“I was really trying to accentuate and build on [the algorithm’s] ideas so that it reflected what I felt would be the clearest expression,” Crosthwaite says.
“Is that breaking the mold?”
How they stayed connected — The team members were all based in Australia, which led to a tight collaboration and, at times, productive debate over certain aspects of the piece. In particular, there was discussion over how the piece would start and end, Devine says.
In Vivaldi’s original piece, the whole orchestra plays from the very beginning. In the Sydney Symphony's “[Uncertain] Four Seasons,” a soloist opens and closes the piece. The idea of a soloist opening the piece was Crosthwaite’s idea.
The solo is still somewhat influenced by the algorithm. The soloist’s tone is somber, foreshadowing the transformation of the happy spring movement into a minor key signaling tension and grief. But the solo is still one of the only pieces of music in the “[Uncertain] Four Seasons” composed by a person. It’s not a perfect reflection of climate data.
“We had to, as a team, decide if we wanted to have a solo. Is that breaking the mold?” Devine says.
“Tim and I had some back and forth about that,” Crosthwaite adds. Ultimately, the team decided the solo actually served as an entry point for the listener. The lonely soloist provides someone for the audience to identify with before they become caught up in the symphony’s chaotic portrayal of climate change.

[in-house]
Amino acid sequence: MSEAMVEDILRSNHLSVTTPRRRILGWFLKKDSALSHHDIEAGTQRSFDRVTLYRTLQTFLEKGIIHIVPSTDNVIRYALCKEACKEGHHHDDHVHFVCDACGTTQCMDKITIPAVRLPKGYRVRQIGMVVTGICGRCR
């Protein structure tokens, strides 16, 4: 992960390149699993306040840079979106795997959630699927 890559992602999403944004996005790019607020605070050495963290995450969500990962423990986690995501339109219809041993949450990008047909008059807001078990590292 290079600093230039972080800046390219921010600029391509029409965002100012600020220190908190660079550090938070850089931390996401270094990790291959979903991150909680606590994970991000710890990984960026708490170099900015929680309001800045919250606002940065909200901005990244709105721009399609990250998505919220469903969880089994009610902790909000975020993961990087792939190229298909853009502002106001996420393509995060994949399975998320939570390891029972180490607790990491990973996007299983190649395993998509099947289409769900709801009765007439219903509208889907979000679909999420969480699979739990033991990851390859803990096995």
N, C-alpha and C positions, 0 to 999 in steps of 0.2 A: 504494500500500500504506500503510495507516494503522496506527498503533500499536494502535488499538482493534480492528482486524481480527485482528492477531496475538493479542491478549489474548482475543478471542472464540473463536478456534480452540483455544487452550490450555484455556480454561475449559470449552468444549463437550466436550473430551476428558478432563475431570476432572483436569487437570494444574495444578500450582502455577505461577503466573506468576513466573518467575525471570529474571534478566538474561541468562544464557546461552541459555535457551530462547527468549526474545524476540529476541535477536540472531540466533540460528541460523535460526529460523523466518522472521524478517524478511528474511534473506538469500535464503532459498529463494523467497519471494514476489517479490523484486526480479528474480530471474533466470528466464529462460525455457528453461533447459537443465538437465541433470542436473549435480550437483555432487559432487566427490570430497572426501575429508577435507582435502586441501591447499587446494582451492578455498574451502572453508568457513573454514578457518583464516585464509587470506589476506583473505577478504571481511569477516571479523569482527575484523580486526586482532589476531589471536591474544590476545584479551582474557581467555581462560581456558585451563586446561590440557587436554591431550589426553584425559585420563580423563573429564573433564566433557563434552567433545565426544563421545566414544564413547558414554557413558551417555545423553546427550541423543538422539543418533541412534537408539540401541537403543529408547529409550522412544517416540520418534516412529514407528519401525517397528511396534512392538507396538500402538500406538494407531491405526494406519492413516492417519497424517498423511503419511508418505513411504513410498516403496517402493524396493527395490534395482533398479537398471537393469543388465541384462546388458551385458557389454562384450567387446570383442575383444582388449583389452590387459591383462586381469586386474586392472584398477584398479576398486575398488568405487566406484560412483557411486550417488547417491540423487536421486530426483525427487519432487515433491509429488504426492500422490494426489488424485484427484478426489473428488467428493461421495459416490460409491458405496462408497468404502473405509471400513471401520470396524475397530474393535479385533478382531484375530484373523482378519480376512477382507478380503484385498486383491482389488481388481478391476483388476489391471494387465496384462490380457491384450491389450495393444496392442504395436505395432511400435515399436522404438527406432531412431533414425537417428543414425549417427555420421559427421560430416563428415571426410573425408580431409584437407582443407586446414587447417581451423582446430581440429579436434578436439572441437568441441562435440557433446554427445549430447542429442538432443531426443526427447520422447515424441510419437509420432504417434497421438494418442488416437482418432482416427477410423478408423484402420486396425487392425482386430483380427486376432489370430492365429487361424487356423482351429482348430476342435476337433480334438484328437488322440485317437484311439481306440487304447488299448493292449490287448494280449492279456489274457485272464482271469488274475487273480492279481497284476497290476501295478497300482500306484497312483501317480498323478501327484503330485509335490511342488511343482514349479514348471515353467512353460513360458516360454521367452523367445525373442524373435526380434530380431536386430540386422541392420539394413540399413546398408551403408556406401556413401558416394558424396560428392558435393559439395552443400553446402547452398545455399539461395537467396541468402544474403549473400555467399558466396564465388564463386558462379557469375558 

“It's not a positive story, so we wanted to express a concept of isolation — a type of loneliness,” Crosthwaite says.
What shorthand did they use? — The original “Four Seasons” is what’s known as a “tone poem.” The sounds of the symphony are supposed to be shorthand for the feelings of spring (though Vivaldi also wrote sonnets for each movement to help reinforce his points).
The adapted version of the “Four Seasons” takes Vivaldi’s original musical ideas and uses data to give them new meaning.
For example, the algorithm drops notes from sections of music intended to represent birdsong, a representation of a loss of biodiversity. If climate data indicates future drought, the sections of music supposed to represent flowing rivers are slowed down. The greater the lack of rainfall predicted, the slower that section of the piece becomes.
Any city that inputs its climate data into the algorithm will get a different score that reflects local conditions. For instance, Shanghai’s version of “The [Uncertain] Four Seasons” has significant changes to the autumn section of the piece, Devine explains. The Shanghai Orchestra has been invited to perform the piece at the UN Climate Change Conference, known as COP26, in Glasgow, but the orchestra hasn’t confirmed whether it will accept the invitation.
Vivaldi’s piece depicts autumn as the most social season of the year, filled with harvest festivals, hunts, and gatherings. Sea level rise predictions for Shanghai threaten to leave the vast majority of populated areas underwater by 2100. As a result, all the notes representing human interaction are removed in the Shanghai adaptation of the piece.
“Maybe there won’t be that amount of joy and celebration,” Devine says of the Shanghai adaptation. “It will be severely disrupted, so we removed notes from that section.”
“It reflects the kind of collaboration and cooperation we’ll all ultimately need.”
Why collaborating was so important to the mission — “The [Uncertain] Four Seasons” is more a massive translation project than it is a piece of art.